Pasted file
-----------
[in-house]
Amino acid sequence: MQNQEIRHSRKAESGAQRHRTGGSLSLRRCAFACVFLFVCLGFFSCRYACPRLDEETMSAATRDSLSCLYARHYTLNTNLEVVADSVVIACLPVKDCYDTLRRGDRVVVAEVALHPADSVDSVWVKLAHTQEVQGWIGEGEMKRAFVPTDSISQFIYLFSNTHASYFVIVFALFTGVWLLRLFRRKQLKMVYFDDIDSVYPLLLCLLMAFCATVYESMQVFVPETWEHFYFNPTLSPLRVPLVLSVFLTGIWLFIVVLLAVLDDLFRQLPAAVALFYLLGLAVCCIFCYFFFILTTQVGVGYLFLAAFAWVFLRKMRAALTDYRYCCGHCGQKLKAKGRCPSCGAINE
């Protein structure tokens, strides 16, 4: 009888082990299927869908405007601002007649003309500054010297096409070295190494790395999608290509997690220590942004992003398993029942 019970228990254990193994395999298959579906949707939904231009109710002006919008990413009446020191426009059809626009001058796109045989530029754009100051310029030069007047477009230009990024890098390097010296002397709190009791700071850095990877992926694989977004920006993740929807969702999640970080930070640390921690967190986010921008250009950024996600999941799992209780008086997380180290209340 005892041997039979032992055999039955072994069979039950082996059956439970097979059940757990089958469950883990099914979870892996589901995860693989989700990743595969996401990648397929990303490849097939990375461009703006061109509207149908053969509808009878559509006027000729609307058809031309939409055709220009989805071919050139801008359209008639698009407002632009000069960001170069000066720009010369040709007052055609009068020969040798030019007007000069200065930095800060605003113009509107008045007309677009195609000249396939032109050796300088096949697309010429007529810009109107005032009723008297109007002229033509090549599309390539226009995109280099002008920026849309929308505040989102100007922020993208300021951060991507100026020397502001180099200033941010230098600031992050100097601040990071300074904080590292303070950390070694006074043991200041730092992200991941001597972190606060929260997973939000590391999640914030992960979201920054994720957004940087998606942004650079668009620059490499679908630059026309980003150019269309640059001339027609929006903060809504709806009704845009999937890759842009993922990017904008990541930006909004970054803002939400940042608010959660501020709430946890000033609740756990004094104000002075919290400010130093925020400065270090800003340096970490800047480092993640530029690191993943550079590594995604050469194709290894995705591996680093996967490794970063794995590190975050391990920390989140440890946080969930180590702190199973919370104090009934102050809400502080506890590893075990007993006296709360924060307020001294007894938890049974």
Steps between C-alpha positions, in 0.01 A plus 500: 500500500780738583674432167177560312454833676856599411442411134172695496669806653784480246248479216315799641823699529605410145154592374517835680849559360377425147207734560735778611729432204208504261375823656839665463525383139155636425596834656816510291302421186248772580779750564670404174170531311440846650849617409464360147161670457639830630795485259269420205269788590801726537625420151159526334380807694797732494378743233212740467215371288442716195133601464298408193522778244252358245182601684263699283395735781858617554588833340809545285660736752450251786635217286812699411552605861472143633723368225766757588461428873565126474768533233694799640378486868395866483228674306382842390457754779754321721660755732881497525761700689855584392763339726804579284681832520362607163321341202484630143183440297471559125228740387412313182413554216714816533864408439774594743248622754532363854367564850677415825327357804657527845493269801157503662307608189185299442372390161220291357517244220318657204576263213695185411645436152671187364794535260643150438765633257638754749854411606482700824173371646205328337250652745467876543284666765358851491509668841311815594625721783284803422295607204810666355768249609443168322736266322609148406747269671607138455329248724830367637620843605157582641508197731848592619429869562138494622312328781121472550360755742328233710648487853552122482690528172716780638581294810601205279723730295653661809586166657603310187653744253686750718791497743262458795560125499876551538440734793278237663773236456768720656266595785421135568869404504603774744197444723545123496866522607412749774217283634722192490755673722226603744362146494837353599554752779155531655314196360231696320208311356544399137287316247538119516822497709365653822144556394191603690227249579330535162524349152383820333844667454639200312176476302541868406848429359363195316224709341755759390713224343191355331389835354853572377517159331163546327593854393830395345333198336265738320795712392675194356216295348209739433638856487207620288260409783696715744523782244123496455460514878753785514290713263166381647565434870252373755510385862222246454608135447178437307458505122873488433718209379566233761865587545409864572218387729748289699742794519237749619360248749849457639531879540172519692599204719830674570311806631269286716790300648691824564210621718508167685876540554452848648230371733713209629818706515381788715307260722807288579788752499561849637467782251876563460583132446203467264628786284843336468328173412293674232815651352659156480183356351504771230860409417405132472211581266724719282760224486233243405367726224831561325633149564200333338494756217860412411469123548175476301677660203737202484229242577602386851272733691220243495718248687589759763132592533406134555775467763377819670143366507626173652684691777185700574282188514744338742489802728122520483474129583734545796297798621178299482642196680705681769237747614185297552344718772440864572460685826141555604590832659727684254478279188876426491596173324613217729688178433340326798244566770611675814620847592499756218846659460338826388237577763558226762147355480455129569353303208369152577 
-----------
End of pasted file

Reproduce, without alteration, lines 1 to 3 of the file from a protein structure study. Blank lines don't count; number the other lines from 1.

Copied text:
[in-house]
Amino acid sequence: MQNQEIRHSRKAESGAQRHRTGGSLSLRRCAFACVFLFVCLGFFSCRYACPRLDEETMSAATRDSLSCLYARHYTLNTNLEVVADSVVIACLPVKDCYDTLRRGDRVVVAEVALHPADSVDSVWVKLAHTQEVQGWIGEGEMKRAFVPTDSISQFIYLFSNTHASYFVIVFALFTGVWLLRLFRRKQLKMVYFDDIDSVYPLLLCLLMAFCATVYESMQVFVPETWEHFYFNPTLSPLRVPLVLSVFLTGIWLFIVVLLAVLDDLFRQLPAAVALFYLLGLAVCCIFCYFFFILTTQVGVGYLFLAAFAWVFLRKMRAALTDYRYCCGHCGQKLKAKGRCPSCGAINE
């Protein structure tokens, strides 16, 4: 009888082990299927869908405007601002007649003309500054010297096409070295190494790395999608290509997690220590942004992003398993029942 019970228990254990193994395999298959579906949707939904231009109710002006919008990413009446020191426009059809626009001058796109045989530029754009100051310029030069007047477009230009990024890098390097010296002397709190009791700071850095990877992926694989977004920006993740929807969702999640970080930070640390921690967190986010921008250009950024996600999941799992209780008086997380180290209340 005892041997039979032992055999039955072994069979039950082996059956439970097979059940757990089958469950883990099914979870892996589901995860693989989700990743595969996401990648397929990303490849097939990375461009703006061109509207149908053969509808009878559509006027000729609307058809031309939409055709220009989805071919050139801008359209008639698009407002632009000069960001170069000066720009010369040709007052055609009068020969040798030019007007000069200065930095800060605003113009509107008045007309677009195609000249396939032109050796300088096949697309010429007529810009109107005032009723008297109007002229033509090549599309390539226009995109280099002008920026849309929308505040989102100007922020993208300021951060991507100026020397502001180099200033941010230098600031992050100097601040990071300074904080590292303070950390070694006074043991200041730092992200991941001597972190606060929260997973939000590391999640914030992960979201920054994720957004940087998606942004650079668009620059490499679908630059026309980003150019269309640059001339027609929006903060809504709806009704845009999937890759842009993922990017904008990541930006909004970054803002939400940042608010959660501020709430946890000033609740756990004094104000002075919290400010130093925020400065270090800003340096970490800047480092993640530029690191993943550079590594995604050469194709290894995705591996680093996967490794970063794995590190975050391990920390989140440890946080969930180590702190199973919370104090009934102050809400502080506890590893075990007993006296709360924060307020001294007894938890049974």